He didn’t really respond to my texts, it was all about him and how happy he is now and it all came rapid fire. He even threw in that he knows a few people that have used the silent treatment (ie. His mother, sister and father) and they’re not bad. Even called himself a coward and how it was foreign to him abd didn’t know where it came from. Then he went silent again.

    A few days later I text him and asked, “why didn’t you tell me how bad things were?”

    I was surprised he even responded, “where is this coming from?” Which struct me as irritation. I said I was just curious. He said, “it was hard for me to talk about anything at that point”.

    I’m more confused than anything. What was the point of all of it? I’m back to being angry. I responded that I was blocking him on my phone and he never replied.

    Sorry to have made this so long, but I’m not sure what he’s trying to accomplish. It was so random…

    • Judah,

      that is SO TYPICAL SPATH behavior!! Right down to what he said, I sweat to God they all read the SAME manual.
      What that was, honey, was BAIT. He baited you, simply to see if you would respond. The enjoy this game in particular, waiting to see if you respond and are ‘thinking’ about them. IGNORING them increases their ‘baiting’ for awhile, but where survivors get thrown off is in believing that this ‘means’ something….that their ex might want them back, might want to rekindle an old flame, may want to ask forgiveness and come running back….NOPE. It’s just bait….

      Sometimes, if they’re in between victims, they’ll do more, entice you back to the relationship, to turn around and dump you again when another victim becomes a viable target.

      I know it’s very difficult to understand. It takes awhile of being away from them to learn how to TRY to ‘think’ like they do. Thank God that’s not really possible, but everything they say and do is a game. They have a great time causing pain. It’s about power.

      I suggest to survivors just out and ‘hoping he/she’ will call or come over or want to come back, to work really hard on seeing their ex’s as a predator. When the phone rings, switch the focus from, “OMG, HE/SHE wants me!” to “OMG! This is BAIT and if I answer that phone, he/she will think he’s’ won/has control over me again and WILL hurt me”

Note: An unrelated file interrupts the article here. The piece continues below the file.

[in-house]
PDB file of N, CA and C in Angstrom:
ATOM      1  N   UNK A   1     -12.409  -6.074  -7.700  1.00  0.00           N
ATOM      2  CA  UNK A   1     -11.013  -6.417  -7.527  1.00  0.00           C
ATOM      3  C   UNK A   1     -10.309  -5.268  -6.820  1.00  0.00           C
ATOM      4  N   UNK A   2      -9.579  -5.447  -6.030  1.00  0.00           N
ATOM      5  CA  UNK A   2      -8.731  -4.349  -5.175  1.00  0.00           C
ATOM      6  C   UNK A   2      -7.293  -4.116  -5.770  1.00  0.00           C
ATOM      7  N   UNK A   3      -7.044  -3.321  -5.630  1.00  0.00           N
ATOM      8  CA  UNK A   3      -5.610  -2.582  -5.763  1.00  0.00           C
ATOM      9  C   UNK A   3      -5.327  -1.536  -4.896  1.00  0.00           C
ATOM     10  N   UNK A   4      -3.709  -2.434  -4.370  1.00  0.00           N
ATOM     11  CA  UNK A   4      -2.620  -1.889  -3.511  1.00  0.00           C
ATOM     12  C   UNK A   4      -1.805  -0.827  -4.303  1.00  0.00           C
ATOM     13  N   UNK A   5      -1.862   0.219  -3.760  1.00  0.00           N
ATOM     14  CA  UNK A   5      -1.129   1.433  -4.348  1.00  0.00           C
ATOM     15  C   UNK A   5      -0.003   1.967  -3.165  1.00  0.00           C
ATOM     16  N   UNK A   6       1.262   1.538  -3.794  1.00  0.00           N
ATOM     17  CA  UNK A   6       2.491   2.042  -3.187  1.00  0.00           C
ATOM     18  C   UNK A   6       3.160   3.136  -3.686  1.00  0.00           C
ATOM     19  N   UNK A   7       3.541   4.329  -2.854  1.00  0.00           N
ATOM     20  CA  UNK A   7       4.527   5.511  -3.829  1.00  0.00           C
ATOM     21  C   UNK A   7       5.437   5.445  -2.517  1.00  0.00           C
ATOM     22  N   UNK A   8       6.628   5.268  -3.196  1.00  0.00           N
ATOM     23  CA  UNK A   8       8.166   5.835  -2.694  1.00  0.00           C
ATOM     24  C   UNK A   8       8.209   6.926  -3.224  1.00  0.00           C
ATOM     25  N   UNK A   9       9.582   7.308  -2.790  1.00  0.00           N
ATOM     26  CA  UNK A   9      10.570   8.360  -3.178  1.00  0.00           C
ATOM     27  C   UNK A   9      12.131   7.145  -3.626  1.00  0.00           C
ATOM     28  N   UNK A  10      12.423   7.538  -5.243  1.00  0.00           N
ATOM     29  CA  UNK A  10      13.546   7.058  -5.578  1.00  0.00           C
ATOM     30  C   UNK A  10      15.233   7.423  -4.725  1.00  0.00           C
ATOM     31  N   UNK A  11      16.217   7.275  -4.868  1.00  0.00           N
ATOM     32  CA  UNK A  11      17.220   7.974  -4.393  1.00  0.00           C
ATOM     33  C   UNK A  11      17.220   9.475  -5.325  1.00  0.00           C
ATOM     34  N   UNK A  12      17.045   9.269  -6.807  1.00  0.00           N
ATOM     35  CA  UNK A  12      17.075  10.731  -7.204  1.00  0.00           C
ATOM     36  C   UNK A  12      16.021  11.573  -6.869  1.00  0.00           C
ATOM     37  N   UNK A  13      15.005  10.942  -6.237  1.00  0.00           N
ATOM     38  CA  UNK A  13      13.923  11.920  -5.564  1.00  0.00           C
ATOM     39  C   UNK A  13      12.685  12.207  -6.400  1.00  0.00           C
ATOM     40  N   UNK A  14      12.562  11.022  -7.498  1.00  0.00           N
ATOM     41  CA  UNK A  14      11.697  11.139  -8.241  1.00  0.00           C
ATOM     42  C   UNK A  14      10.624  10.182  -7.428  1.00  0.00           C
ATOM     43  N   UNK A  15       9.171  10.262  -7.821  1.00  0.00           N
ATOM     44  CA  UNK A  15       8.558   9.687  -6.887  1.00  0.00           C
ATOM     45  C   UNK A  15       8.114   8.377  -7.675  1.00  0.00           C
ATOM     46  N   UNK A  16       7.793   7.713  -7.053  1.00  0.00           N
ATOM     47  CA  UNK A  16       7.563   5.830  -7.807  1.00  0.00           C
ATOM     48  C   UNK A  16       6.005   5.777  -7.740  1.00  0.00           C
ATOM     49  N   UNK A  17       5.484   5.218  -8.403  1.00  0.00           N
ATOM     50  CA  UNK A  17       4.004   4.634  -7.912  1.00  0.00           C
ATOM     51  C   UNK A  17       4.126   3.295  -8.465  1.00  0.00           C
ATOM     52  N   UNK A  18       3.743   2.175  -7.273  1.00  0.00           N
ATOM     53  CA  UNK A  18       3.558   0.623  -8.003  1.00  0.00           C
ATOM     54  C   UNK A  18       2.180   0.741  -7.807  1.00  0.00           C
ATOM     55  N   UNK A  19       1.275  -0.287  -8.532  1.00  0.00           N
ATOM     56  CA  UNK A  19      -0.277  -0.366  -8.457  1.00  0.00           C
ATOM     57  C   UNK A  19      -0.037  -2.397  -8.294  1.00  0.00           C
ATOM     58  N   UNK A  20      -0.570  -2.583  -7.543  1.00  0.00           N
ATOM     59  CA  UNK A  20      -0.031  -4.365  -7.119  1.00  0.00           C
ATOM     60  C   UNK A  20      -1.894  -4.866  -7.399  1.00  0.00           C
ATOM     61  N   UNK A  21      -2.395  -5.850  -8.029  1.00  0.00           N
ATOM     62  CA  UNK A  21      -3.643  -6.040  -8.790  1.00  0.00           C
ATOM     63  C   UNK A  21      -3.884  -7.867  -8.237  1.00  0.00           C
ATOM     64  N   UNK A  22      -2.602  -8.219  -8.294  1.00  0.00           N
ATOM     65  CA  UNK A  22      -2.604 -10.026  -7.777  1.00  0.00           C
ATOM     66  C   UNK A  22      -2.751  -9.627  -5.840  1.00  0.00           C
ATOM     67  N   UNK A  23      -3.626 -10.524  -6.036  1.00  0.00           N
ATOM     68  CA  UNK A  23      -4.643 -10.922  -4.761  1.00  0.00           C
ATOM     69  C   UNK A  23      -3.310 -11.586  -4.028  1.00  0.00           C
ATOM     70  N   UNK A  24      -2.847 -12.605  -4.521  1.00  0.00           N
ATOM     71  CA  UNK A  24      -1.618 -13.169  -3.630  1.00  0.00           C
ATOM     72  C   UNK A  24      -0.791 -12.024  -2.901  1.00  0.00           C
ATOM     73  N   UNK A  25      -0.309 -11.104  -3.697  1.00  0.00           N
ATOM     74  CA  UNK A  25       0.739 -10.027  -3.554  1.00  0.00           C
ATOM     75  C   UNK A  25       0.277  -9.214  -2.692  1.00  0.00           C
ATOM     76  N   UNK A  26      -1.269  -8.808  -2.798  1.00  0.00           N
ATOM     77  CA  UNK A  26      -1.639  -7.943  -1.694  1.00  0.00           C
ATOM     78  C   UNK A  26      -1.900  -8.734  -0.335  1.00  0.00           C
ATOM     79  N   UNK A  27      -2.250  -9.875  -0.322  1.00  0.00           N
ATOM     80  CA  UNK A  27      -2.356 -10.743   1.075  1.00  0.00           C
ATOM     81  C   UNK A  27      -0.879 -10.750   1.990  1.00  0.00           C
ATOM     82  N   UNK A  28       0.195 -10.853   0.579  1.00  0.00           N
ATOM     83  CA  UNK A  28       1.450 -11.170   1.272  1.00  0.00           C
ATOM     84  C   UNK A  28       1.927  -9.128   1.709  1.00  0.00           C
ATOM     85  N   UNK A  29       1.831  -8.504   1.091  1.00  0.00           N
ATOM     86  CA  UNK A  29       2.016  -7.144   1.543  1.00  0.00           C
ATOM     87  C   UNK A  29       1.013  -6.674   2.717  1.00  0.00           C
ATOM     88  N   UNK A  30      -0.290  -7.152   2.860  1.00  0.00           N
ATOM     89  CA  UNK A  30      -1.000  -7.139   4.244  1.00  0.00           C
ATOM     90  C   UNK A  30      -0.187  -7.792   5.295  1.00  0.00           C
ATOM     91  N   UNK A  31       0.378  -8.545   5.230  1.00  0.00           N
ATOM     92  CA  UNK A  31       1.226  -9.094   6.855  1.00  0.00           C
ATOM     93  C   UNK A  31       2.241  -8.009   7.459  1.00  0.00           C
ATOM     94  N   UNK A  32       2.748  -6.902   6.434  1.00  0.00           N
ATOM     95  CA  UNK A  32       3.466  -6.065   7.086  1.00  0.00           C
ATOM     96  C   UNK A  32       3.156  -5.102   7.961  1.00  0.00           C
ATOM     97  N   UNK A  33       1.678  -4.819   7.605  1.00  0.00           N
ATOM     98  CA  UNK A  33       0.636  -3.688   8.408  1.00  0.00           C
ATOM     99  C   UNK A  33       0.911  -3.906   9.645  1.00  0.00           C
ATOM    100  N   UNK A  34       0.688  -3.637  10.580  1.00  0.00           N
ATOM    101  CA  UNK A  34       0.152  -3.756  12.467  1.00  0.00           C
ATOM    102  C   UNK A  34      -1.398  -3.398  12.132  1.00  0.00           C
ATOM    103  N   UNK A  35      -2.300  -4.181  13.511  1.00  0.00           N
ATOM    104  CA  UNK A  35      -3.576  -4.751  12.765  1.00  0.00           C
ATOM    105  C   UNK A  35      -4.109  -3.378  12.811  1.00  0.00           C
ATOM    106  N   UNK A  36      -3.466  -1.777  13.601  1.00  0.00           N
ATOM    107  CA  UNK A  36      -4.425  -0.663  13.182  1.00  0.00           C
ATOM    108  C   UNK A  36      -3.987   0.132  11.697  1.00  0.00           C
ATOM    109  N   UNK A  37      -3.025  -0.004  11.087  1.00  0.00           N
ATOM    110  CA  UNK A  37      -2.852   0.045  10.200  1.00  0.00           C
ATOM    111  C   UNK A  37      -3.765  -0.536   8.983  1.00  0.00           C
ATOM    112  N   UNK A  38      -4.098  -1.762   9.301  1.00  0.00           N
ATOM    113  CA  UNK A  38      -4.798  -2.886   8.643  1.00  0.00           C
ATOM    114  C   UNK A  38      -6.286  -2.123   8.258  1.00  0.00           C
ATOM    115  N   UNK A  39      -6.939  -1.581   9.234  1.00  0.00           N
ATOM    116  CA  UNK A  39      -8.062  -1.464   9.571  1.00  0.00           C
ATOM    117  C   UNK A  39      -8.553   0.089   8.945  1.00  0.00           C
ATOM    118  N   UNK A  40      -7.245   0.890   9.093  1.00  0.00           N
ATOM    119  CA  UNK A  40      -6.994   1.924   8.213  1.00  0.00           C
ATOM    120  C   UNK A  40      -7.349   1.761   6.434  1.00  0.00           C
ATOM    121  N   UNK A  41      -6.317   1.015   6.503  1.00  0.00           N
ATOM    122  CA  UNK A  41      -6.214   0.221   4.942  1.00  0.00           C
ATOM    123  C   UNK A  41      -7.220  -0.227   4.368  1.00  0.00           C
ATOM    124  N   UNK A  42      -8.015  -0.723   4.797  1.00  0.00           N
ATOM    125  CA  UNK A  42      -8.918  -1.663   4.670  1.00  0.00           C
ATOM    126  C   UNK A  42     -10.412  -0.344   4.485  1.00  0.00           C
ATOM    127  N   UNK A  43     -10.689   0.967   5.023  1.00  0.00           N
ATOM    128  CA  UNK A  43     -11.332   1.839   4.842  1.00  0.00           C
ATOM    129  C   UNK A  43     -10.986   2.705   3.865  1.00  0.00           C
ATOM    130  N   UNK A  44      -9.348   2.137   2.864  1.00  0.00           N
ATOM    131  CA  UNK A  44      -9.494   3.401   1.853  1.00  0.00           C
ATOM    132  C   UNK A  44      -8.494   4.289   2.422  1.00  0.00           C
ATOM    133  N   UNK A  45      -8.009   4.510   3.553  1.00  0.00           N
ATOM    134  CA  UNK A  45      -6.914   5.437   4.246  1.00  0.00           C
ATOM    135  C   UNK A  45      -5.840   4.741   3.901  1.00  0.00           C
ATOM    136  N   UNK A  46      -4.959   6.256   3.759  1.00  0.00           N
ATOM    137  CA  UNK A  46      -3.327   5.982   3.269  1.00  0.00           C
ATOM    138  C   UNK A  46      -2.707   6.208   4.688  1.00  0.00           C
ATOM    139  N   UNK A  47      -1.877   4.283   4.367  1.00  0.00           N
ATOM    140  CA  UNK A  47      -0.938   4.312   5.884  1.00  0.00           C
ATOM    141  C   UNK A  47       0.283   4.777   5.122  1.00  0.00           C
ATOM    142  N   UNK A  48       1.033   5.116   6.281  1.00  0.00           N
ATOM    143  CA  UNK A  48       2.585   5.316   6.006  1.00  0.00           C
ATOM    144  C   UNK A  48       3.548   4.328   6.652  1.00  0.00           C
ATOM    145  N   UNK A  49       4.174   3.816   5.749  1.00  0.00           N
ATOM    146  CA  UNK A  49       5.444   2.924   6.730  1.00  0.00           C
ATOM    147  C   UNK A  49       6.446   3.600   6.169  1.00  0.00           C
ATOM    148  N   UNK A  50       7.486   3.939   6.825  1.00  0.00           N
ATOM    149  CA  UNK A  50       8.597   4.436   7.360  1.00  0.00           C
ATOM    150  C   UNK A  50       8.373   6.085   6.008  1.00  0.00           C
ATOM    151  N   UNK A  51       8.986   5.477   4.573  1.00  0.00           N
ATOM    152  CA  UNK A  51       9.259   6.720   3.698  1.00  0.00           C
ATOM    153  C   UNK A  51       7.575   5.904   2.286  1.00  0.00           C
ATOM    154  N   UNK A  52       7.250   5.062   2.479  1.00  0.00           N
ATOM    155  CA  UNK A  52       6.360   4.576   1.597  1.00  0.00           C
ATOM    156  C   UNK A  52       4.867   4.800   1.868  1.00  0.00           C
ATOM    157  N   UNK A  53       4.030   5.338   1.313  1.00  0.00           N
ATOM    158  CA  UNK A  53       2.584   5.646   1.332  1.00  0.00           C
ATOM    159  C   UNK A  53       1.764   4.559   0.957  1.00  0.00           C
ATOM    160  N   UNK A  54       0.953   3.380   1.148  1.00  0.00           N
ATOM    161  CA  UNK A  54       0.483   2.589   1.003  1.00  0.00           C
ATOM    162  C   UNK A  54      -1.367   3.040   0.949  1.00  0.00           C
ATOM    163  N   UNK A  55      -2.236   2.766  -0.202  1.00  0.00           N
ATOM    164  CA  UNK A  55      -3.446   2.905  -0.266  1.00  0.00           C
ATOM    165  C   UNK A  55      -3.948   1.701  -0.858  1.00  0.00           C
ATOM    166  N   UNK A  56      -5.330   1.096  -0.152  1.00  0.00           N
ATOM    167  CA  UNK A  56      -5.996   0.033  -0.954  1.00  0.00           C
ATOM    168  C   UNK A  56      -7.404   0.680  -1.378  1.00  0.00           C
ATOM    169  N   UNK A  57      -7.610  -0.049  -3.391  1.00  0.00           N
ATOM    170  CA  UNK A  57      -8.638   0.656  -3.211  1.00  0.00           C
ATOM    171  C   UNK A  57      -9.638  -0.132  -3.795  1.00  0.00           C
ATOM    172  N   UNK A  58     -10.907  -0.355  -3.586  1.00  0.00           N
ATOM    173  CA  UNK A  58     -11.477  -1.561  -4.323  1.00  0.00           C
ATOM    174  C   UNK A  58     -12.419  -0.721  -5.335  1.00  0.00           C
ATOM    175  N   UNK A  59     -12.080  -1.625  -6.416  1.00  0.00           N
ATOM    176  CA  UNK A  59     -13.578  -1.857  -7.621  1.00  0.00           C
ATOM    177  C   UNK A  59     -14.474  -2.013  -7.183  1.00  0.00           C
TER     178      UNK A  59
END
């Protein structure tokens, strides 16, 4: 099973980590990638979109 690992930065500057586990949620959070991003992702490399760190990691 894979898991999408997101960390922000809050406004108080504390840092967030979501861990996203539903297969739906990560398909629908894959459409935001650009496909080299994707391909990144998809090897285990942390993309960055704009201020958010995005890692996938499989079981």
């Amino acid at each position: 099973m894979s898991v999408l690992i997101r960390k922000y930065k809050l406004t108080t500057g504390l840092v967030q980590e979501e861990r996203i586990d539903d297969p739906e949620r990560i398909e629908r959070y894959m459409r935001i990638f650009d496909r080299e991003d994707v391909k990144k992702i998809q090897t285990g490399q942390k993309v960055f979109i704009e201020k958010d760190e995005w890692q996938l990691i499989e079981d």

It does happen Judah. It just takes time. It also takes a lot of courage, to the paradigm shift that is needed in understanding that A. this person is a predator, and B. this is an ADDICTION.

      The further out you are from the relationship, the more you will see.

      I know it’s discouraging and frustrating when they pull this crap, but just for future reference, remember what happens when you answer. that phone call, that email, that text…he is doing it to hurt you. To find out if he still has control, has POWER in your life. You are now among the many emotional carcasses he has left behind.

      JUst say NO…hang in there…

      • Judah says:

        Thank you for the clarity of this mess. I get it now. I was surprised knowing he was checking up on me for about 2 weeks then suddenly appears like a genie. Still, I know he’ll be back again. Thanks for the advice. I will do that. It’s so hard cause I am addicted, but it has to be done. I know that without a doubt now. I went into instant spiral and it’s as if all the work I had done on myself without him, has come undone. Now I’m back in the withdrawal stage. What a mess…